TOM D. SPIES, M.D.; WILLIAM B. BEAN, M.D.; WILLIAM F. ASHE, M.D.
In 1735 Gaspar Casal, a Spanish physician, first described pellagra and shrewdly pointed out that this disease is related to an inadequate diet.1 That diet was the controlling factor in the etiology of the disease was not suggested again until the work of Goldberger, Waring and Willets2 in 1915. During the next two decades, the full significance of diet in the development of pellagra gradually became evident because of the frequent association of the disease with faulty nutrition. Later, the administration of a high caloric diet, rich in protein and vitamins, supplemented with large amounts of antipellagric materials such as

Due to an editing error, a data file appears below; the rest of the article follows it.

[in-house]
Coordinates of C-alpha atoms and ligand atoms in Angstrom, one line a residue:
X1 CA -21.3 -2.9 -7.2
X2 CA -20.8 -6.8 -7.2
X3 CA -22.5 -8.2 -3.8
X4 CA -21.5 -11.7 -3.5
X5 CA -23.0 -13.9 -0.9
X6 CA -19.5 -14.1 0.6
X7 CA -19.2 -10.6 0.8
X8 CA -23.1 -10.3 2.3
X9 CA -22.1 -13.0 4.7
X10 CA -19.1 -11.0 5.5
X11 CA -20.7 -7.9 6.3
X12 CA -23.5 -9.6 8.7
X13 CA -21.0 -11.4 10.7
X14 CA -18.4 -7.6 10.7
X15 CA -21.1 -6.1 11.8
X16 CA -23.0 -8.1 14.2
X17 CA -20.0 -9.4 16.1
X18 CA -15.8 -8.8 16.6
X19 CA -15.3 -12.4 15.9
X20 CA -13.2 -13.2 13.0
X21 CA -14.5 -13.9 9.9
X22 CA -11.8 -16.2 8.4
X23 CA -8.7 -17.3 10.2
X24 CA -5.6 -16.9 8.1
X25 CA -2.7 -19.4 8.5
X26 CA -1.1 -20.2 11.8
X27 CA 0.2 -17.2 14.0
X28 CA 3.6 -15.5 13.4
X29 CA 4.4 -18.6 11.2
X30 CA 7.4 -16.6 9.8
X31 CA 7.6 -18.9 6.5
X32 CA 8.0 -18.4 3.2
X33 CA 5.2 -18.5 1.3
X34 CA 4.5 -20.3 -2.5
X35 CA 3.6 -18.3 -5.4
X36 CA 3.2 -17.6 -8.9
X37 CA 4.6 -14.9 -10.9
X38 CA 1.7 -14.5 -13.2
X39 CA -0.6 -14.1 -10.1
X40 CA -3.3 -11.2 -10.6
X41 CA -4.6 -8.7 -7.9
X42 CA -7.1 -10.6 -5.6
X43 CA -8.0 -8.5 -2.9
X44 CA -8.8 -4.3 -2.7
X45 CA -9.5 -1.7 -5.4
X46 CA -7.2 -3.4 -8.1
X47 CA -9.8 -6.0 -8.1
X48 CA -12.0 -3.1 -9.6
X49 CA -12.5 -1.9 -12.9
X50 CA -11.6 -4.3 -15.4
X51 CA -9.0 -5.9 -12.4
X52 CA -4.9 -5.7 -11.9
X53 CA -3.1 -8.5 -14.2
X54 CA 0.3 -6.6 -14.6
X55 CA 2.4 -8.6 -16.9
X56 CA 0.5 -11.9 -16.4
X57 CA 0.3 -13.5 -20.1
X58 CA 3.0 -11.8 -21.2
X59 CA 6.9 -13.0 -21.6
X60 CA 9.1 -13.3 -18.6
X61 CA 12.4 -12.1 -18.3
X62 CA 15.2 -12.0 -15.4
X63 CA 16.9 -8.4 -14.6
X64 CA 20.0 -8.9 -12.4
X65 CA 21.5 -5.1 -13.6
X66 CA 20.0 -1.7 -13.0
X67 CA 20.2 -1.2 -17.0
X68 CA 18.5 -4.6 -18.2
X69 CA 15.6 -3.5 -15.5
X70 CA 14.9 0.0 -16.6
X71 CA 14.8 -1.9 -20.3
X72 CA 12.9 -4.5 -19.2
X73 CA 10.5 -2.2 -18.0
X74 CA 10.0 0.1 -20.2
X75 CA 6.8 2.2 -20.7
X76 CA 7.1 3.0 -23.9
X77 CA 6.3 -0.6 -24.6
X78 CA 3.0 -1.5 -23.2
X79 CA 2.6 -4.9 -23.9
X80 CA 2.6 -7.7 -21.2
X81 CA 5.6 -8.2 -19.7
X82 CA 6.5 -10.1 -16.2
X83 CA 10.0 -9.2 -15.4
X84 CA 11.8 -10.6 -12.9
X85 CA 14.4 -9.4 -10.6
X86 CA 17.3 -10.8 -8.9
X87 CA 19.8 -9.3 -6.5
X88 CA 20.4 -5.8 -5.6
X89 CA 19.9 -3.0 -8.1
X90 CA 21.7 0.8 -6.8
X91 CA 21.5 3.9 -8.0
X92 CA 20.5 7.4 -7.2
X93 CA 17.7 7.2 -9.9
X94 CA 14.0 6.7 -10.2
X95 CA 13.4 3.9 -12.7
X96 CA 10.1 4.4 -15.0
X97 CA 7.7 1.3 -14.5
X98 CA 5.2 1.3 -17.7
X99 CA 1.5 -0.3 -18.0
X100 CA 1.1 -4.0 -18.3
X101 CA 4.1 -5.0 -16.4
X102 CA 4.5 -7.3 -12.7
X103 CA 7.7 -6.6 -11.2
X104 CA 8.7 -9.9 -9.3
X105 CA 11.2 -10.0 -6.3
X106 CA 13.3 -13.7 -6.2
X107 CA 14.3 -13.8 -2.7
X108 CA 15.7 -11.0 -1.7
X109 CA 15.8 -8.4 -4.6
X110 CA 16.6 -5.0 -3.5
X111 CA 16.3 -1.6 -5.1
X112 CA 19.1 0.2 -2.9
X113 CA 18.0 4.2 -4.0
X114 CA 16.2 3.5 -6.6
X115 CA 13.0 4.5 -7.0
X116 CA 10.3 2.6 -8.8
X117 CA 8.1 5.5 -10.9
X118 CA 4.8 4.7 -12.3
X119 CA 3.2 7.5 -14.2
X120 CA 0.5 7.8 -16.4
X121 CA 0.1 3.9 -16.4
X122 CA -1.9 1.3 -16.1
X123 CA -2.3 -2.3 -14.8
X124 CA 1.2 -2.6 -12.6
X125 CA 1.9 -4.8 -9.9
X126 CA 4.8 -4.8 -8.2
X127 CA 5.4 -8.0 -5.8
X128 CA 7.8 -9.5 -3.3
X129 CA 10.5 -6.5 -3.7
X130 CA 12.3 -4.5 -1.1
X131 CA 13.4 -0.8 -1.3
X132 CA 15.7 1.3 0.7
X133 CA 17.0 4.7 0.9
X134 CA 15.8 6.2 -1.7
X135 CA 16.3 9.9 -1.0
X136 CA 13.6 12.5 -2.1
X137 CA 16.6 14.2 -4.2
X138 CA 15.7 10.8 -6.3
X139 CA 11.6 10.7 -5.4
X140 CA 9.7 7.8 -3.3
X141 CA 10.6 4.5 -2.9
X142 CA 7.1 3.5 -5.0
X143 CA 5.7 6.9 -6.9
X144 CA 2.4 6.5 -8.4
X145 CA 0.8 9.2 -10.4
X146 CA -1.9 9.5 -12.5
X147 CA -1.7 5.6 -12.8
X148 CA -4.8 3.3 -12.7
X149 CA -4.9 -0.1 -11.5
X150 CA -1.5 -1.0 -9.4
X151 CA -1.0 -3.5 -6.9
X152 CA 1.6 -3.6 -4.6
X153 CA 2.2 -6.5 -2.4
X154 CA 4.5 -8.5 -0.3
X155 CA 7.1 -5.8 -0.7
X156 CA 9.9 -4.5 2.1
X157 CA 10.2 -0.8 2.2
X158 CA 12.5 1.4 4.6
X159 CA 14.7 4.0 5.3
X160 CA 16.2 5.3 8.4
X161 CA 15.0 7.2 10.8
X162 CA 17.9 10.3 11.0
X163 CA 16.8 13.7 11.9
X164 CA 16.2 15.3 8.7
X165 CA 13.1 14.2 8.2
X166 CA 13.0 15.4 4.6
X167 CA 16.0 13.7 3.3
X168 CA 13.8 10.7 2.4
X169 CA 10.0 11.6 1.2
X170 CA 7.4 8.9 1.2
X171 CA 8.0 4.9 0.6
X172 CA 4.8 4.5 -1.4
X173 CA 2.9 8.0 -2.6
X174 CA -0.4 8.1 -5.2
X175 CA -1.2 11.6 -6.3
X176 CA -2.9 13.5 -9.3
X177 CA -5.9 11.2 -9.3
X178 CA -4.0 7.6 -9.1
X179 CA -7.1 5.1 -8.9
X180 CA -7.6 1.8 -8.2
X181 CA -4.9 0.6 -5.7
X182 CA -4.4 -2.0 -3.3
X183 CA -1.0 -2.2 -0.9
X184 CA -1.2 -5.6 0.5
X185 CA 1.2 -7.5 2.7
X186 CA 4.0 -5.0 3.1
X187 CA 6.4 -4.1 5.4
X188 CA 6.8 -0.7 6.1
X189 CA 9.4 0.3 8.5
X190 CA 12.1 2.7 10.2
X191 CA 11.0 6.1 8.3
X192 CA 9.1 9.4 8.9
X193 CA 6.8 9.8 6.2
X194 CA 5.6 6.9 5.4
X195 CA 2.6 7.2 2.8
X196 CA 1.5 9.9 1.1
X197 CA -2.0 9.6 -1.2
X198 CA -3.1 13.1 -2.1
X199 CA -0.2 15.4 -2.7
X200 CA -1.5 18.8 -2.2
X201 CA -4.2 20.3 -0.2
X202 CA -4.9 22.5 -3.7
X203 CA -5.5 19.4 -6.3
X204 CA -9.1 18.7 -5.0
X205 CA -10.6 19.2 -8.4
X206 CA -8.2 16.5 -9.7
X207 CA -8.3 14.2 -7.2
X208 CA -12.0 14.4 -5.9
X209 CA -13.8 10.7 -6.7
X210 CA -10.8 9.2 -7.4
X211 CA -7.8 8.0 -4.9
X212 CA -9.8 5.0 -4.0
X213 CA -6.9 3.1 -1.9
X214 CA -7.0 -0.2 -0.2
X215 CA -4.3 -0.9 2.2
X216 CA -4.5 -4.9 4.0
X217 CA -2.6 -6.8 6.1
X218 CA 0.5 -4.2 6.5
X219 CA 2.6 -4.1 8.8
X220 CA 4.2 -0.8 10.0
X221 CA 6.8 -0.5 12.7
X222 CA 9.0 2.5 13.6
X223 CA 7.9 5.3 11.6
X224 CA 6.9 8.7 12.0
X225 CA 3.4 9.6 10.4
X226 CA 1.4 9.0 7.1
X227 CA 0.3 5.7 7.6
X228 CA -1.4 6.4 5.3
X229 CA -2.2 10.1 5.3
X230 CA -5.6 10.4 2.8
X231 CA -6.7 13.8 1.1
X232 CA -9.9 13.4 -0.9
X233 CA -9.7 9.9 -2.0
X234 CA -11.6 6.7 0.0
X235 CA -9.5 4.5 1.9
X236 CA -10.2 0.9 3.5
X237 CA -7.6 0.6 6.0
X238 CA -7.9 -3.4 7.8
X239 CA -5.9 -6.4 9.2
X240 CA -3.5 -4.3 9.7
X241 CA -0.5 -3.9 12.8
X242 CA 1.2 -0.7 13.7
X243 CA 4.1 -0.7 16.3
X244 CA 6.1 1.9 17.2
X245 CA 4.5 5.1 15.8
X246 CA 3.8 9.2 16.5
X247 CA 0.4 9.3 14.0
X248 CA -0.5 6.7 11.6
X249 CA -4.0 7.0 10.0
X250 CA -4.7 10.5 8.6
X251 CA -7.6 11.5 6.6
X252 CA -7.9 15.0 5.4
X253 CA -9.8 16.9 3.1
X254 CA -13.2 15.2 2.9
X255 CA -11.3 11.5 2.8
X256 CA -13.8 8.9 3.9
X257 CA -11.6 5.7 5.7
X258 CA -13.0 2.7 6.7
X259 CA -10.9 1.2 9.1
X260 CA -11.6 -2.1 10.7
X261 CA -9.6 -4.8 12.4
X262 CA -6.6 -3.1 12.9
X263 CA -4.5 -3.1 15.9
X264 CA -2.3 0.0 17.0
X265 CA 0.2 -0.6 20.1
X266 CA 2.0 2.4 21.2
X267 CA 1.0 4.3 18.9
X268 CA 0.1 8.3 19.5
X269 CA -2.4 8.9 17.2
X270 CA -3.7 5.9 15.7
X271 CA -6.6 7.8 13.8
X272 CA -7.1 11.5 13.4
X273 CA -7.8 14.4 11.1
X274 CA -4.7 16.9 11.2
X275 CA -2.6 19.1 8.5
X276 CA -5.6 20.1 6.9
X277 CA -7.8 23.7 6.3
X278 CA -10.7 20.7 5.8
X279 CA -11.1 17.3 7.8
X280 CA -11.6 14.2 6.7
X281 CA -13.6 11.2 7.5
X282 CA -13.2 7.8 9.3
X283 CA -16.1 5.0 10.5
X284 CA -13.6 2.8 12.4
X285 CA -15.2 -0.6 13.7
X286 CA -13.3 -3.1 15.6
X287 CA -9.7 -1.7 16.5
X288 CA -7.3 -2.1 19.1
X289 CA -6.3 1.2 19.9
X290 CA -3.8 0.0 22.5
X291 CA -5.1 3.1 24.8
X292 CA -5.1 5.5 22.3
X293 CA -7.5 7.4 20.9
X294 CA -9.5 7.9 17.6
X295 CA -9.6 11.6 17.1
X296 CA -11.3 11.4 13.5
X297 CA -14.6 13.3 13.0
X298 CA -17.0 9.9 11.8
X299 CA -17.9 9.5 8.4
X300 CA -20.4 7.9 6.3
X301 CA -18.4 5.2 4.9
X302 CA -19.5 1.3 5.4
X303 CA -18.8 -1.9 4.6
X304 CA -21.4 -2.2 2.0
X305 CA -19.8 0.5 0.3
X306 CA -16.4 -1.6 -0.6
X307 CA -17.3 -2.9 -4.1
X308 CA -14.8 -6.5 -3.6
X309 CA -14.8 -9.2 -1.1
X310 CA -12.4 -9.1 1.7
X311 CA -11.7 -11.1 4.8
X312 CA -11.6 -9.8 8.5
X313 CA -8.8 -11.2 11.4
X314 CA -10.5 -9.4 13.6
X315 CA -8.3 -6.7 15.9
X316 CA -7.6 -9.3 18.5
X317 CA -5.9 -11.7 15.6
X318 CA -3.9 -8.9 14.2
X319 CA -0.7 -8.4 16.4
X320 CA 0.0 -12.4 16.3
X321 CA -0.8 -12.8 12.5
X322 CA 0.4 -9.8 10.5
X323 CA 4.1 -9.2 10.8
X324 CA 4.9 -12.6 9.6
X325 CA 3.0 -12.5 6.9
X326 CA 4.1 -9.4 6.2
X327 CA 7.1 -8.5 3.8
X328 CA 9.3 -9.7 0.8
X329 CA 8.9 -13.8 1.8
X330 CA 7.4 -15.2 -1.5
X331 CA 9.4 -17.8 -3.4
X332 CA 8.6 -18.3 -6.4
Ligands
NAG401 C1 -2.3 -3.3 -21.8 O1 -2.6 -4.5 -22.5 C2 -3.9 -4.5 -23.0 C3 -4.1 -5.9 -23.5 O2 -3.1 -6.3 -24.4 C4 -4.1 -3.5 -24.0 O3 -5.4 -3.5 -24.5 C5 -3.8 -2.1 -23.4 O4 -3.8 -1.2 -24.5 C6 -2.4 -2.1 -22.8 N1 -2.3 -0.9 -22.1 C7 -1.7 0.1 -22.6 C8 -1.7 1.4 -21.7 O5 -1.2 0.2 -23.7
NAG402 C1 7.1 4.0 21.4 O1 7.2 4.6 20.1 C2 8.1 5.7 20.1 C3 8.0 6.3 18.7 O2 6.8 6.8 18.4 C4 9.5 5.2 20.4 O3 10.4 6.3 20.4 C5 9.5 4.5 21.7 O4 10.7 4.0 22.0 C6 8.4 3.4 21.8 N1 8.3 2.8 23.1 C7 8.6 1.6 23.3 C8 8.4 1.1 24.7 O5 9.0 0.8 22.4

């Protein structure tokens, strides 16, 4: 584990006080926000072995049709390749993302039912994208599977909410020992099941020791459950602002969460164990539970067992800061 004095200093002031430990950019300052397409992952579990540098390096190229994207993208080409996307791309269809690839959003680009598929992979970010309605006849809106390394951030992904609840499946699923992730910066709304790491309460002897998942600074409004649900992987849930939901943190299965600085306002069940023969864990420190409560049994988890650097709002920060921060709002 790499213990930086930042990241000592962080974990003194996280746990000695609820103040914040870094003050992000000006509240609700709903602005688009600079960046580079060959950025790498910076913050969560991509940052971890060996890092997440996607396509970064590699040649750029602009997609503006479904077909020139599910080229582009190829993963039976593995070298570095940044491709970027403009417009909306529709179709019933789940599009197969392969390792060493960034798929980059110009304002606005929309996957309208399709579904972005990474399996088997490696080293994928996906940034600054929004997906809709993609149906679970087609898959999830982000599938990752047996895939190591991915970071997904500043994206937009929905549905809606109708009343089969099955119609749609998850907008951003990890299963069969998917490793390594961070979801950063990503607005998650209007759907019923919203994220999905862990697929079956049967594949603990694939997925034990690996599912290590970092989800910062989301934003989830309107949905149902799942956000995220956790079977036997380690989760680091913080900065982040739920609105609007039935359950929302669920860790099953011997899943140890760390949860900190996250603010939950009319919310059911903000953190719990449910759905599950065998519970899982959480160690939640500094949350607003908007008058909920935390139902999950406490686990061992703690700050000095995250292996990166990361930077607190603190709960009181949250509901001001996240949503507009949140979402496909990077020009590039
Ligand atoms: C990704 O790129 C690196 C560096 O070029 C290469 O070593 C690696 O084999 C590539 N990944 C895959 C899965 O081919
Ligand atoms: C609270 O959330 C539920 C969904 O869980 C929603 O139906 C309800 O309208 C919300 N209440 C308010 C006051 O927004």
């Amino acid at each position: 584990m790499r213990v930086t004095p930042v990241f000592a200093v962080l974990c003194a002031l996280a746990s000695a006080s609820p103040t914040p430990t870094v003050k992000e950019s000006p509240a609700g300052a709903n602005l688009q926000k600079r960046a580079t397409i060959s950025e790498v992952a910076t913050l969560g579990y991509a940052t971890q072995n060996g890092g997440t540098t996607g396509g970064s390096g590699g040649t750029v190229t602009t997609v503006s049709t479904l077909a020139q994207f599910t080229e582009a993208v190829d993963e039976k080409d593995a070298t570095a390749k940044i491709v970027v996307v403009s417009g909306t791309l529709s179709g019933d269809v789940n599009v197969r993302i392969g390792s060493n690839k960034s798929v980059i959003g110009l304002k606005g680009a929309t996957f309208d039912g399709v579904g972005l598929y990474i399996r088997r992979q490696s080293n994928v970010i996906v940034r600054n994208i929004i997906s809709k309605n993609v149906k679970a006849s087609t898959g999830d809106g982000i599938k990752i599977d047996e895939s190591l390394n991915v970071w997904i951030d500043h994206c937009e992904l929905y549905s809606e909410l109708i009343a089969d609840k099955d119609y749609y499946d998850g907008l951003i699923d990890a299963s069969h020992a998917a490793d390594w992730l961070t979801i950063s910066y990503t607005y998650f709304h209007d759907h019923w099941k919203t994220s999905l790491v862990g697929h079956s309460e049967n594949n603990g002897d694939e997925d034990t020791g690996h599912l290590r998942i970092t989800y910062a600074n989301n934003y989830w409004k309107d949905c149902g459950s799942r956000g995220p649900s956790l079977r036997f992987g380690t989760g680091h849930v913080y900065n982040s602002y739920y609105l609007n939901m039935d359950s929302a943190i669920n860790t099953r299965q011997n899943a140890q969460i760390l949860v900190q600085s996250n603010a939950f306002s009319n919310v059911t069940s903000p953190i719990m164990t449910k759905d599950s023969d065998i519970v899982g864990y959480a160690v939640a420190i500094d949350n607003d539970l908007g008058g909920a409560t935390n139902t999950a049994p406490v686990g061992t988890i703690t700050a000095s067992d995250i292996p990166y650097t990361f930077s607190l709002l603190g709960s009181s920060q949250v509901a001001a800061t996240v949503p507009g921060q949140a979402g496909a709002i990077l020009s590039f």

TOM D. SPIES, WILLIAM B. BEAN, WILLIAM F. ASHE. RECENT ADVANCES IN THE TREATMENT OF PELLAGRA AND ASSOCIATED DEFICIENCIES(RECENT ADVANCES IN THE TREATMENT OF PELLAGRA AND ASSOCIATED DEFICIENCIES*). Ann Intern Med. 1939;12:1830–1844. doi: 10.7326/0003-4819-12-11-1830
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Published: Ann Intern Med. 1939;12(11):1830-1844.
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